A Story Of the Kid Whose Shots All Went Swish: His 7th-Grade Coach Told Him He Could Wear His No. 32 Jersey for Only Half Of the Team's Games
I was trying to make some sense out of what was in an old cabinet in the garage the other day -- something I do about every 10 years.
Stuck in a plastic bag was a newspaper clipping from May 29, 1977.
At the time, editors of the "Iowa Living" section were looking for stories for a series called "Those Were the Days."
In the story I wrote, there was a box, in italics, that said, "This is another in a series of responses from Register staff writers to a request for stories about turning points in their lives. Several of the stories actually are about turning points; others are about incidents remembered in vivid detail. This one is about neither."
Here's what I wrote:
I guess it happened when I was 11 -- the first time someone told me I was going to be a star.
Jack Fulton and I were shooting baskets in the alley behind my house in Cedar Rapids one spring afternoon. My shots at the goal my dad had attached to the garage were following the usual pattern.
From 10 feet the ball swished the net. From 12 feet...swish! From 15 feet...swish!
"You know," Fulton finally said after watching me make basket after basket in the era of the now-outdated push shot, "I'll bet you get four varsity basketball letters when you get to high school."
I blushed, of course, when I heard that. After all, Jack -- three or four years my senior, already well on his way toward attaining his eventual height of 6 feet 7 inches and a very good player himself -- was the resident basketball genius in tour neighborhood.
So when he said I had the tools to get four varsity letters, that meant I'd get four varsity letters. Upon hearing the news, I knew there would be no end to my accomplishments as a basketball player.
Murray Wier was an outstanding player at the University of Iowa in those days. I have never been much for hero-worship, but I did admire the things Wier -- a small man playing a large man's game -- could do with a basketball.
So I probably identified with him. After looking at the size of my parents -- both under 6 feet -- i realized I was not destined to be a 6-7 Jack Fulton or even a 6-3 Anybody Else.
But forget that. I could shoot. Man, could I shoot.
I knew very early, of course, that I would someday surpass of of Wier's records at Iowa. The crowds would cheer when I dashed out of the locker room onto the Iowa Fieldhouse court.
I would lead the Hawkeyes to the Big Ten championship, become an all-American and go on to perform great deeds in a professional league.
But, as all the great ones say, none of it came easy. It took practice. Countless hours of it.
The first time I shot at a basket, the ball I used was not even a basketball. It was a football. That was the kind of neighborhood we had. A ball for all seasons.
I would shoot anything to sharpen my eye. AMy mother still chuckles when she recalls the early morning sessions in the backyard I had with a mangled, frozen orange peel and a waste basket.
Orange peel? Waste basket? Yes, you'd be surprised how good it makes you feel to hear the "clang" a frozen orange pool makes when it hits a metal container at 7 a.m.
I was an authority on every church gymnasium in Cedar Rapids. I played in tiny gyms, big gyms that had low ceilings, gyms that had wooden floors that were so dead the ball wouldn't bounce.
I even joined a church seven miles from my home so I could playh for the basketball team. All in the interest, of course, of preparing myself for stardom.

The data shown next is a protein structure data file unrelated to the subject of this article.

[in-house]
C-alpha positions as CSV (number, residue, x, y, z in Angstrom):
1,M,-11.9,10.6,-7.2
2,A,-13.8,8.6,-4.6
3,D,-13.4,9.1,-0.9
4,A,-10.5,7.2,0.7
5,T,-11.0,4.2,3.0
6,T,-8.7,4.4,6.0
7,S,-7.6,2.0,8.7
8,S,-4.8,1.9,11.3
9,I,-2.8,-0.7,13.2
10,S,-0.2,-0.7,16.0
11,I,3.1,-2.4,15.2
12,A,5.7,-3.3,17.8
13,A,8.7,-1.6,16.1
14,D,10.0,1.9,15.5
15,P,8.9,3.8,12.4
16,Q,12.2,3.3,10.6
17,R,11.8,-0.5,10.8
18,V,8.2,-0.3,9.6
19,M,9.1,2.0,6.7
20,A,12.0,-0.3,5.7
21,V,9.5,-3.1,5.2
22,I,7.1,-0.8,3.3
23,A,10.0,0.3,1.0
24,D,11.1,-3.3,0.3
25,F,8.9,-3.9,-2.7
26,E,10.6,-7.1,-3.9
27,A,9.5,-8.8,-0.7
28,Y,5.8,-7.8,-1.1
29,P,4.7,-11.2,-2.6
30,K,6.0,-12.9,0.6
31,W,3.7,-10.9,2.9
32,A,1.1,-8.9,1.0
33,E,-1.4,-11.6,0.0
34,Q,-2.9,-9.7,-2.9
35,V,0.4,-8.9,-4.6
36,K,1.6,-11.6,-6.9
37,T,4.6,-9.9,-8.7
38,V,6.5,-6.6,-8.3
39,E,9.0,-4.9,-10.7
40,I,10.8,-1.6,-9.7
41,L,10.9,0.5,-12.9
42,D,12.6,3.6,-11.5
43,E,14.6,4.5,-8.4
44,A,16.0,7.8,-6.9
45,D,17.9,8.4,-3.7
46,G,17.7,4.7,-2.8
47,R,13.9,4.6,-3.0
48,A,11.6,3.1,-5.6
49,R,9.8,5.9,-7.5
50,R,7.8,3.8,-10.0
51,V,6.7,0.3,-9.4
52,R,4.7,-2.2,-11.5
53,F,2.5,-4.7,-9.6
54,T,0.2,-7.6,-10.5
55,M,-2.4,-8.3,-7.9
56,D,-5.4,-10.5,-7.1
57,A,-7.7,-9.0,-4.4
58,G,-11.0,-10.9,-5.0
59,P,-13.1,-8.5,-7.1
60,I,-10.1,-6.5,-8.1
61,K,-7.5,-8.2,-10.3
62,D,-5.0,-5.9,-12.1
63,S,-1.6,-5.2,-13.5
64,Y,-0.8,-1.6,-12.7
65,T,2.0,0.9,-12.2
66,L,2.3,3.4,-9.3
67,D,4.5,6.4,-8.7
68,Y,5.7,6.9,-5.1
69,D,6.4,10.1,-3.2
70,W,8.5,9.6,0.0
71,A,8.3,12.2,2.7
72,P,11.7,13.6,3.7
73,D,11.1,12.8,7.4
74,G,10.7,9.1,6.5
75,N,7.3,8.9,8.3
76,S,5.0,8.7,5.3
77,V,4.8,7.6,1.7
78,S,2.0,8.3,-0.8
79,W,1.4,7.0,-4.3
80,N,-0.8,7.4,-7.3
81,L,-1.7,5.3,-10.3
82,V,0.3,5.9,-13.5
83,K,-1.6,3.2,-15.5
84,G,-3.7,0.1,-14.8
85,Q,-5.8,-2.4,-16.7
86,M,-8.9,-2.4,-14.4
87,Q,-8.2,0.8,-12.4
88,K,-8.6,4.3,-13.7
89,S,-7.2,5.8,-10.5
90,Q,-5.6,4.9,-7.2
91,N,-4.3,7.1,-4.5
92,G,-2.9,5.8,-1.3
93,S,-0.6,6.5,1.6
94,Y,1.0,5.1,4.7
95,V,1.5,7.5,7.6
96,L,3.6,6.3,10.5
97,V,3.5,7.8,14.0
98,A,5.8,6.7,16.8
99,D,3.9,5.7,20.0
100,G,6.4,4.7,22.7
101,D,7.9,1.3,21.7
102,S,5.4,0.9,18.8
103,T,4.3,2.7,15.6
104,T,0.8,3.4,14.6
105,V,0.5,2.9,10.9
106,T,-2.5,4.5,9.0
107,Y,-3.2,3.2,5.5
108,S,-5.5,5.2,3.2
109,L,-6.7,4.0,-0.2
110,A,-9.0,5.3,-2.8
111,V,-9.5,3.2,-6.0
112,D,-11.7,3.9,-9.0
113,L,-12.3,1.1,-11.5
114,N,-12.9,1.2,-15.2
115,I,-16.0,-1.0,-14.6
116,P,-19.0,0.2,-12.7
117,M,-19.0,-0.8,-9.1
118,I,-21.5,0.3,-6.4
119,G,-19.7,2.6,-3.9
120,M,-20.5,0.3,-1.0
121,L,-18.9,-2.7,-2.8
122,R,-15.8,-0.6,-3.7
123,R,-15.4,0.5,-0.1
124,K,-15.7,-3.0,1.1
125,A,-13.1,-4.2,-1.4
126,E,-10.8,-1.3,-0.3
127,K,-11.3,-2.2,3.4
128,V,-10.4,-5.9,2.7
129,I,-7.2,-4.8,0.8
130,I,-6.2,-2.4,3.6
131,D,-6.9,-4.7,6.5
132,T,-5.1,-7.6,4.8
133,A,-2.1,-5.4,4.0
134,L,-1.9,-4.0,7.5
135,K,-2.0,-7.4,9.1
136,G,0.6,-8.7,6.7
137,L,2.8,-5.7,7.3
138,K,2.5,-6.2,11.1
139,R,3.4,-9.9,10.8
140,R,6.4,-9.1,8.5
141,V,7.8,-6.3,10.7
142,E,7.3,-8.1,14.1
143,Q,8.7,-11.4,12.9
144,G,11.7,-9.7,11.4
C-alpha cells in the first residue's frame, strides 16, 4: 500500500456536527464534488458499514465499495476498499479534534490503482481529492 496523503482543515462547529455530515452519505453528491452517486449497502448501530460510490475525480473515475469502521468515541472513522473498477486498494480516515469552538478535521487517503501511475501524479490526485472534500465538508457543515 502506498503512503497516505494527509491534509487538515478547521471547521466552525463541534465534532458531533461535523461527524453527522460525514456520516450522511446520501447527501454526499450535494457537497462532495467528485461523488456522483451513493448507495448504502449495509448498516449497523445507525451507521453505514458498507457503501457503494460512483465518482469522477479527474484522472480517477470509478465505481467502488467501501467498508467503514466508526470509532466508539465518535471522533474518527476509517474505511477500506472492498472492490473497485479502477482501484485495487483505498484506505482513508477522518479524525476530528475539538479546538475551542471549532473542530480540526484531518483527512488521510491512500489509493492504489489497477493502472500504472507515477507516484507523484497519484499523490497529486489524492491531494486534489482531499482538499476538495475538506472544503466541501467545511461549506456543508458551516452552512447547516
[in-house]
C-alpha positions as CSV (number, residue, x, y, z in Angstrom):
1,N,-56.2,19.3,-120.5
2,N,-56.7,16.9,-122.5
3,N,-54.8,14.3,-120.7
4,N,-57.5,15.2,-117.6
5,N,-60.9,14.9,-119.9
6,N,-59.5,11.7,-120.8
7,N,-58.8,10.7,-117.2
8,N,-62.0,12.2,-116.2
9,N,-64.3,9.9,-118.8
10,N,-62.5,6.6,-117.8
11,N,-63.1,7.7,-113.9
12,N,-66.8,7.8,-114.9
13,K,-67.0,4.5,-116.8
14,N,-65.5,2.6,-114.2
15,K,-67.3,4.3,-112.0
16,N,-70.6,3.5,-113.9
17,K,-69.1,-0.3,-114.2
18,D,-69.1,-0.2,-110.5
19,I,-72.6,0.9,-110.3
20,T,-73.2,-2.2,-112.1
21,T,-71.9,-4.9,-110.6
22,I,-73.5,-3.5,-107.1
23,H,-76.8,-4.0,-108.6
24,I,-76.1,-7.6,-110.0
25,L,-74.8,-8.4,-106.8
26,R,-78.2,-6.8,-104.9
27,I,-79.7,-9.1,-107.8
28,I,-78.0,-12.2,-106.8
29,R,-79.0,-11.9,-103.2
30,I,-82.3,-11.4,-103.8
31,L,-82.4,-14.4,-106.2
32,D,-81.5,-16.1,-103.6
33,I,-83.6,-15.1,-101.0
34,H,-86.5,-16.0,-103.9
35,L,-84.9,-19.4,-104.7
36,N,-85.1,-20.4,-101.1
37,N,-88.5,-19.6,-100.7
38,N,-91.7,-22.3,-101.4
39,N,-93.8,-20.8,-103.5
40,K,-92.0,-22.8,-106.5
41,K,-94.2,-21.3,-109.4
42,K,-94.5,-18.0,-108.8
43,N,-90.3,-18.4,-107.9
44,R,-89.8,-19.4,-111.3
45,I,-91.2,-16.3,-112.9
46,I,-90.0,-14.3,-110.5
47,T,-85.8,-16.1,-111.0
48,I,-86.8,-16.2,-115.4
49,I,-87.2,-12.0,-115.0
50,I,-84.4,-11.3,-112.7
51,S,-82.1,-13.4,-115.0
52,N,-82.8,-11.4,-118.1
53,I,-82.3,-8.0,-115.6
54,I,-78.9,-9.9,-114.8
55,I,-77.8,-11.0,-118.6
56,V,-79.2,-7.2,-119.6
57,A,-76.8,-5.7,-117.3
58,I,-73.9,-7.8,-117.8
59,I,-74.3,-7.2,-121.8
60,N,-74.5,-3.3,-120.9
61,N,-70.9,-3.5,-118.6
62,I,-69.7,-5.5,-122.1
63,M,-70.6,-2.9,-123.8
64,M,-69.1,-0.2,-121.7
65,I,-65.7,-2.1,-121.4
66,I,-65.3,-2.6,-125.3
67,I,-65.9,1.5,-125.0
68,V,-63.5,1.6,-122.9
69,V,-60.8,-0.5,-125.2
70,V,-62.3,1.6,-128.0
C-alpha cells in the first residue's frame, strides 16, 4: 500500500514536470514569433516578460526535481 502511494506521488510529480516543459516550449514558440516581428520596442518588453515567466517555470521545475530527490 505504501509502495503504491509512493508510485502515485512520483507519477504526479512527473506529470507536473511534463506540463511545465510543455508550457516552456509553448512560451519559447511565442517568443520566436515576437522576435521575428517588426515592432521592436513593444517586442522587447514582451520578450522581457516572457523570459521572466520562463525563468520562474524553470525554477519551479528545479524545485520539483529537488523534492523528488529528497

I performed my great shooting act at the YMCA, the Community House and at just about every outdoor court in every alley in town.
We had no team at Lincoln, so my first stop as a school player was at Wilson Junior High. Was I ready when the coach posted the time for the first practice of our seventh- and eighth-grade team? Was Harry Truman at Democrat?
It bothered ma a little at first that all of the eighth-graders and 90 percent of the seventh-graders were taller than I was. No matter. I woujld outshoot all of them, I told myself.
And, of course, I could do that. Sitting 10, 12, 15 or 20 feet out on the court, I could whip any 6-footer in pure shooting.
But when it came to running the fast break, playing defense and rebounding, I guess I still had a thing or two to learn.
The coach saw it right away. That's probably why he said I could wear my No. 32 jersey only in every other game.
"The other times," he snapped, "another kid will wear the jersey."
Looking back now, the guy -- fool that he was -- was tryhing to tell me something. Like, "Flake off, kid. Basketball is not your game."
I tried not to let it bother me that I dressed for only half the games. Whenever Fulton would ask how I was doing, I'd brighten up and say, "Jack, I'm outshooting all of 'em."
In my private moments, I told myself I would grow and be able to rebound as well as shoot. I would zoom all the way up to 5-10 or 5-11. I'd show 'em. A nd, of course, I would continue my unbelievable shooting.
But you may as well know now. My competitive basketball career all but ended with that seventh-grade team. I made a pass at playing for the sophomores, but I learned the same tough lesson: not tall enough, not quick enough.
At some point in the next year or so, I made the decision that if I could not display my shooting arts in the great arenas of the nation, I would do the next-best thing and write about the shooting of others.
A poor alternative, to be sure. But in my mind, I would always know I could outshoot 'em all.
I can still do it, of course. I will take on any of you hotshots out there -- all of you 7-foot, full-ride scholarship, all-America superstars -- in a no-holds-barred shooting contest.
I'll go one-on-one with you anytime. Your driveway or mine.
You see, I will forever feel that seventh-grade coach was wrong. Don't forget, my shots go swish.